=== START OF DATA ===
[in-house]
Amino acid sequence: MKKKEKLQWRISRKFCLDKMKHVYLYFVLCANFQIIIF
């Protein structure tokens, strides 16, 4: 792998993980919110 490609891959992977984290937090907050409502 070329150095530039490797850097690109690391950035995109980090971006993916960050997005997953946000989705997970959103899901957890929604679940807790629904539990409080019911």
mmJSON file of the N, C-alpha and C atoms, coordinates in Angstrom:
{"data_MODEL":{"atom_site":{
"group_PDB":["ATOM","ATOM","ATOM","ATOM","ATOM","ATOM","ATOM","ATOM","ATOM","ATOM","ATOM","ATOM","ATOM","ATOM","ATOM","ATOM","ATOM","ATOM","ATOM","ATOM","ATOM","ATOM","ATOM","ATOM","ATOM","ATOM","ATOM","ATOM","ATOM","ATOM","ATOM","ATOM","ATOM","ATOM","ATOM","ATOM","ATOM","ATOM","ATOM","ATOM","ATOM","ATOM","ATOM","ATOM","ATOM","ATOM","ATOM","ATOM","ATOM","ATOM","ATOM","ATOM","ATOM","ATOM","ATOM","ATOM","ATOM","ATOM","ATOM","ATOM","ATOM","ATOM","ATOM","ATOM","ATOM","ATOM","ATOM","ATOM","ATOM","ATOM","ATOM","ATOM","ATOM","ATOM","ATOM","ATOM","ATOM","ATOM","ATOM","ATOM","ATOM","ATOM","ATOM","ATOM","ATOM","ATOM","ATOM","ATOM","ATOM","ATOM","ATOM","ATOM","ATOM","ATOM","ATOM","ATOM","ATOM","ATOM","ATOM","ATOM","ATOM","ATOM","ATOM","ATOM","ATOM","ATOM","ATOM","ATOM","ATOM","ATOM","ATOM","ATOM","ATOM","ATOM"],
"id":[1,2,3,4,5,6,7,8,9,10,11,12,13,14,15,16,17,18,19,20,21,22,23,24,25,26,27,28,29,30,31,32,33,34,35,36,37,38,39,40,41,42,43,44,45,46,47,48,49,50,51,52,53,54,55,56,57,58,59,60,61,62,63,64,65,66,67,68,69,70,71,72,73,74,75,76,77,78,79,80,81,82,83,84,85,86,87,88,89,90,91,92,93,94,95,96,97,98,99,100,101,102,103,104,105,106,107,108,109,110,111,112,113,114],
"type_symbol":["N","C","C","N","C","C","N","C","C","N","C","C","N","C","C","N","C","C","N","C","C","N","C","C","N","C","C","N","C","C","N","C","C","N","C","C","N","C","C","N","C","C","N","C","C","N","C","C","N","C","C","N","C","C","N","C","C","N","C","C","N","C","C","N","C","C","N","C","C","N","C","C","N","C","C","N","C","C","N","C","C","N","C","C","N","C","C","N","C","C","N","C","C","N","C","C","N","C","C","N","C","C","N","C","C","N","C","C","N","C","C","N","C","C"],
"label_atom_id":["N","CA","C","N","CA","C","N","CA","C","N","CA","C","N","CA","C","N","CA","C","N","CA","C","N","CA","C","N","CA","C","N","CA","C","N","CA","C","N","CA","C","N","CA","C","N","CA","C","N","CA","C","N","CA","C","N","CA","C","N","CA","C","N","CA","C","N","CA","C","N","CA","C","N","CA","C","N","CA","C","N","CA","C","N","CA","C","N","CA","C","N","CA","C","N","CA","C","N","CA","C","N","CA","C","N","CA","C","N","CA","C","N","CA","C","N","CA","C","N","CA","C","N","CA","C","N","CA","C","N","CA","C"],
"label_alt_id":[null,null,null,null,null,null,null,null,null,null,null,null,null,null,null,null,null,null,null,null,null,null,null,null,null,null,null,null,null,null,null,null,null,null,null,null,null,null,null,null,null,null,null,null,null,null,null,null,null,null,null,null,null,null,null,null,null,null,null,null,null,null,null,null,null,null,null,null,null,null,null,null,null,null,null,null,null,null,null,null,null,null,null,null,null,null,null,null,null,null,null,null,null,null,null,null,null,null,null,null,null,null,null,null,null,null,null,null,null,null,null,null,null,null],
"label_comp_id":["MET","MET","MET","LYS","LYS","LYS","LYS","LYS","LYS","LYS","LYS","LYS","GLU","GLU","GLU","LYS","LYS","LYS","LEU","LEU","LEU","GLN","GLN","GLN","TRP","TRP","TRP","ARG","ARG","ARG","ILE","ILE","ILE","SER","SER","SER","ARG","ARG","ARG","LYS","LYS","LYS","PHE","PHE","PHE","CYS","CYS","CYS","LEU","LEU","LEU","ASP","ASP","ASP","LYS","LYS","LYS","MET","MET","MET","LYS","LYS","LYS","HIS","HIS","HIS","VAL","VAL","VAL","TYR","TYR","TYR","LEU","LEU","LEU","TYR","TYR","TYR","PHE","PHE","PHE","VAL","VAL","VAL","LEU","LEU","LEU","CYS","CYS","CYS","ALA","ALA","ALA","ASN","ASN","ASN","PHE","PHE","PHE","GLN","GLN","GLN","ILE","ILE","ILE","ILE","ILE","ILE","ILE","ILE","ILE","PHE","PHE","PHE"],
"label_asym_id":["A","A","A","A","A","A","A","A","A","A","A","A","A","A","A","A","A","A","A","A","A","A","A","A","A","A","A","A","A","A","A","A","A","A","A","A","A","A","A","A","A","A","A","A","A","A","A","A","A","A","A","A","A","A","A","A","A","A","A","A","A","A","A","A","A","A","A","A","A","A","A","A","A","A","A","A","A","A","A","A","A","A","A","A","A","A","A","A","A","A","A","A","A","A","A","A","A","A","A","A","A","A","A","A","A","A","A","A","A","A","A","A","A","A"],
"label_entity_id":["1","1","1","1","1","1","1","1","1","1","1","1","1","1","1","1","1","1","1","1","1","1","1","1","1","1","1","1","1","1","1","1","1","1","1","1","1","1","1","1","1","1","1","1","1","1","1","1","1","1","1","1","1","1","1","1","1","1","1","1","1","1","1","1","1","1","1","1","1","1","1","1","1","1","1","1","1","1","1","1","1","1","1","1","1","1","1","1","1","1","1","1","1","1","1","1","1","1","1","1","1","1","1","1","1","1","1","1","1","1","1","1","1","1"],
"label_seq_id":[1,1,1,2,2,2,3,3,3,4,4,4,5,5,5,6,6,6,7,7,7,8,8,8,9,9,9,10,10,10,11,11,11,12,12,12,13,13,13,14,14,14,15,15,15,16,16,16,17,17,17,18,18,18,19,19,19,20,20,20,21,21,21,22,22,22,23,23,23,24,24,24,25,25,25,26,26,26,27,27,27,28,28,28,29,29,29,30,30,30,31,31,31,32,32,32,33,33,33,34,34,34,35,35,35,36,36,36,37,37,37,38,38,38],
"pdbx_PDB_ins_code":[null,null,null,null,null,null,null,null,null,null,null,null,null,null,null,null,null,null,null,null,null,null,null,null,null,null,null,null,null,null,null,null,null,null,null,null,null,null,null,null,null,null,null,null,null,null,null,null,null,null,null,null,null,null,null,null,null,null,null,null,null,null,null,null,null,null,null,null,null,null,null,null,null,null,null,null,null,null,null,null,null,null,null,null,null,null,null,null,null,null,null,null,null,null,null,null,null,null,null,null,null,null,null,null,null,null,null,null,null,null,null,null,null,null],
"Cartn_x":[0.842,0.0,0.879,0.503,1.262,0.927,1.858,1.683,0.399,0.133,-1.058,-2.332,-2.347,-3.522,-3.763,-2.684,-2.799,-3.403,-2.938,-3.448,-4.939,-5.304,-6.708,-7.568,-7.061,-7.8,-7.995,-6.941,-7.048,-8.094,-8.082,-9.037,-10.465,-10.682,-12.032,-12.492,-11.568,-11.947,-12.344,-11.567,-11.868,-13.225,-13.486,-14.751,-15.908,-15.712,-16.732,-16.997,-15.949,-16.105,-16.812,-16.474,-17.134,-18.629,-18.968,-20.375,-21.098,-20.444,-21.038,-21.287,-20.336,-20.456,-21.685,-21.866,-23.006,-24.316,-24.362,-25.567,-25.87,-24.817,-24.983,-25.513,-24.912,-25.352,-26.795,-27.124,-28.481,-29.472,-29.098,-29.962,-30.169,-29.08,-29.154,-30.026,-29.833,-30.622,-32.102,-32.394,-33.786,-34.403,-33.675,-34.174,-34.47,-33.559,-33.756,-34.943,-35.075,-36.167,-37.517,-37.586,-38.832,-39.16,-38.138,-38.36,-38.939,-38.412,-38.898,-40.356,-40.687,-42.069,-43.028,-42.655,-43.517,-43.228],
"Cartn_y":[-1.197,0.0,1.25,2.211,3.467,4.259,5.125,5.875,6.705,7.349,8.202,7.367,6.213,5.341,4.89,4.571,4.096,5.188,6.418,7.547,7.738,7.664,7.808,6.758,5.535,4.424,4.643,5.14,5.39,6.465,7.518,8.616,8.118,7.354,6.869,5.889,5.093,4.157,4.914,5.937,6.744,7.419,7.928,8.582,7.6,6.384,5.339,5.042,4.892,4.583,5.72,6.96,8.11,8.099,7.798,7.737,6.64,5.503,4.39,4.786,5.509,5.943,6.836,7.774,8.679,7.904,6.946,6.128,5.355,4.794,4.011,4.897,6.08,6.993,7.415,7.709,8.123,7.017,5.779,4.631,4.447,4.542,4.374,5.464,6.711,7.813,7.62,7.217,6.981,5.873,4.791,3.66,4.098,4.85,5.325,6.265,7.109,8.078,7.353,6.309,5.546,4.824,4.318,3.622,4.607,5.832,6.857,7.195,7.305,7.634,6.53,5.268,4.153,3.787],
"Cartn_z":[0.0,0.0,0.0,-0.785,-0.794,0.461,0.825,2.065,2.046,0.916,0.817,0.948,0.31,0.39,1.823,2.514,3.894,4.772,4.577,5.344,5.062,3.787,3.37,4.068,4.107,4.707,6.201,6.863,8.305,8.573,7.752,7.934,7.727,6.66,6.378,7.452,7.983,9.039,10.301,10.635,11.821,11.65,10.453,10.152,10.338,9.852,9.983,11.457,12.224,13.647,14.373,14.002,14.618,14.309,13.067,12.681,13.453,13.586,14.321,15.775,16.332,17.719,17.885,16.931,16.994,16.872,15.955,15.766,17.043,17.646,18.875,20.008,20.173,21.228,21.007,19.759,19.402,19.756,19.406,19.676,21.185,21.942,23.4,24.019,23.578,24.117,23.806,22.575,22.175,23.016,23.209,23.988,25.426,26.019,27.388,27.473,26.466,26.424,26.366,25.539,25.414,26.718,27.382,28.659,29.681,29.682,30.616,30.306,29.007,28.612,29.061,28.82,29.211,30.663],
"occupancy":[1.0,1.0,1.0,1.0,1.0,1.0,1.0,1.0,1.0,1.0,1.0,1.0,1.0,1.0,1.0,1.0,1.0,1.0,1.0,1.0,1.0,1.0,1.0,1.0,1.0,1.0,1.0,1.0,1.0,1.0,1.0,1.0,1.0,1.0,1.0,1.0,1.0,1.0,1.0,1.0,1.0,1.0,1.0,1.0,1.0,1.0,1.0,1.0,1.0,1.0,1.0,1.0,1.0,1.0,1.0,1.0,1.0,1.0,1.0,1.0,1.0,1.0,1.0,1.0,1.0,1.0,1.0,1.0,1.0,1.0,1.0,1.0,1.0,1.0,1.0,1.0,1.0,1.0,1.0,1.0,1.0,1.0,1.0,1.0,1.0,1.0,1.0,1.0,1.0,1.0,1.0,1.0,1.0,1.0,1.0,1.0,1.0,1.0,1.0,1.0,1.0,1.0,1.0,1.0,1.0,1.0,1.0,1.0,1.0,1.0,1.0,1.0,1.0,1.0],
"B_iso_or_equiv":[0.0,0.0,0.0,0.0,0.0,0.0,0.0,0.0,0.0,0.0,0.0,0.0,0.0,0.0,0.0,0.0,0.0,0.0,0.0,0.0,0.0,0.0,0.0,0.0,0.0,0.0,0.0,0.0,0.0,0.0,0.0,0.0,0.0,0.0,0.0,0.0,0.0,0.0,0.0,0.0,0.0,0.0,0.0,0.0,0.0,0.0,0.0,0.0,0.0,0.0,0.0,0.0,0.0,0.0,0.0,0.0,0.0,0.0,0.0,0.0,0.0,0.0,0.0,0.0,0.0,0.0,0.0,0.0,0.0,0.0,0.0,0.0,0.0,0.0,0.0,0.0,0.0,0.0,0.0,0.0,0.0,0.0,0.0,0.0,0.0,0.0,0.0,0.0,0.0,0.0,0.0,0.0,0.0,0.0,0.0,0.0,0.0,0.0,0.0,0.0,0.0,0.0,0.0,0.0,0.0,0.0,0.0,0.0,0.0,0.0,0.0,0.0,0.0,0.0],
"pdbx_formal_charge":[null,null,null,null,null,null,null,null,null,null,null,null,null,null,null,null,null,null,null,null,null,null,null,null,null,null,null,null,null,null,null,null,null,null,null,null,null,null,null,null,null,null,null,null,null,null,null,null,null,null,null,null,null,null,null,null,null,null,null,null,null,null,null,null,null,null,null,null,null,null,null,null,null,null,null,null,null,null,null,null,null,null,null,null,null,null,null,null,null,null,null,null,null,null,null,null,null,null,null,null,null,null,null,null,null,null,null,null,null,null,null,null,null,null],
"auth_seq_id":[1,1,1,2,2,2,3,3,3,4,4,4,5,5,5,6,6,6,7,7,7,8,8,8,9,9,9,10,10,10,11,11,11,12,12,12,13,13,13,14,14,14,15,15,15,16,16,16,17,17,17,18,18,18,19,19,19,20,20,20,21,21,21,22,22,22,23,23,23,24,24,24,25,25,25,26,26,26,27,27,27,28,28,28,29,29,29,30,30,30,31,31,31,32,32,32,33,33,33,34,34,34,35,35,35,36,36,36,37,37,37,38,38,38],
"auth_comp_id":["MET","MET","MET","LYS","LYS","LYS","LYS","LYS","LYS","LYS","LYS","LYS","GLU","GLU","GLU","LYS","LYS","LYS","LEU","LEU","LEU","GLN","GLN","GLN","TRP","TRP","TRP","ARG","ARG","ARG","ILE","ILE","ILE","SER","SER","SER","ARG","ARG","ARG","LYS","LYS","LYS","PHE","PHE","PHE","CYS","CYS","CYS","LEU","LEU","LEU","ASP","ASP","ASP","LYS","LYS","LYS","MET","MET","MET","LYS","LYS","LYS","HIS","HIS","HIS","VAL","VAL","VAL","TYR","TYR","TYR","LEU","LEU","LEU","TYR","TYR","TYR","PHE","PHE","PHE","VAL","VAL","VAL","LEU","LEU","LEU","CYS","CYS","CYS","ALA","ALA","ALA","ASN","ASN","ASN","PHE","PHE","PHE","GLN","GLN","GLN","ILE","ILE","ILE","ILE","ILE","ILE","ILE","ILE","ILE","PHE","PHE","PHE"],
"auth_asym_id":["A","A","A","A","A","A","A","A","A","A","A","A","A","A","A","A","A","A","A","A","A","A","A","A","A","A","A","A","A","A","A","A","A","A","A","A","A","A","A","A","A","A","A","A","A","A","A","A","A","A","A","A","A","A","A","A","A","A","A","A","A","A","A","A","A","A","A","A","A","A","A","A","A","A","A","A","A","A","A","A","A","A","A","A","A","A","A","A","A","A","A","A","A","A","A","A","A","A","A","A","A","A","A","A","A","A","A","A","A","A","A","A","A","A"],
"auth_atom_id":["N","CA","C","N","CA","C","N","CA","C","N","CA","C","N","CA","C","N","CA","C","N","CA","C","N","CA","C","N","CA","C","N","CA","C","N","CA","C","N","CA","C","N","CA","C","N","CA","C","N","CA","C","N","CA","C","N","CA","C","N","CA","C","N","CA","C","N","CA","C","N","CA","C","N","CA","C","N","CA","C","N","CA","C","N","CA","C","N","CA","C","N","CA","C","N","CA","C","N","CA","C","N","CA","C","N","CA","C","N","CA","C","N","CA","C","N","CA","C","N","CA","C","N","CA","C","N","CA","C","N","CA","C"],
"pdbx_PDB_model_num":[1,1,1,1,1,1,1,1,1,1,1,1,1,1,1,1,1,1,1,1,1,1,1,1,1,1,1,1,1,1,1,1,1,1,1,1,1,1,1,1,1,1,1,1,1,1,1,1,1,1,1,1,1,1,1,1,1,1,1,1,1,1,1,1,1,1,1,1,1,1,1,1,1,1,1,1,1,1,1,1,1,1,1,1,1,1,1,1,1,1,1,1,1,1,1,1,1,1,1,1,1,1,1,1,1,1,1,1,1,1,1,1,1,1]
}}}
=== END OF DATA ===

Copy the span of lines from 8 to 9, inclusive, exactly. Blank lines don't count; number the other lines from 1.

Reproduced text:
"type_symbol":["N","C","C","N","C","C","N","C","C","N","C","C","N","C","C","N","C","C","N","C","C","N","C","C","N","C","C","N","C","C","N","C","C","N","C","C","N","C","C","N","C","C","N","C","C","N","C","C","N","C","C","N","C","C","N","C","C","N","C","C","N","C","C","N","C","C","N","C","C","N","C","C","N","C","C","N","C","C","N","C","C","N","C","C","N","C","C","N","C","C","N","C","C","N","C","C","N","C","C","N","C","C","N","C","C","N","C","C","N","C","C","N","C","C"],
"label_atom_id":["N","CA","C","N","CA","C","N","CA","C","N","CA","C","N","CA","C","N","CA","C","N","CA","C","N","CA","C","N","CA","C","N","CA","C","N","CA","C","N","CA","C","N","CA","C","N","CA","C","N","CA","C","N","CA","C","N","CA","C","N","CA","C","N","CA","C","N","CA","C","N","CA","C","N","CA","C","N","CA","C","N","CA","C","N","CA","C","N","CA","C","N","CA","C","N","CA","C","N","CA","C","N","CA","C","N","CA","C","N","CA","C","N","CA","C","N","CA","C","N","CA","C","N","CA","C","N","CA","C","N","CA","C"],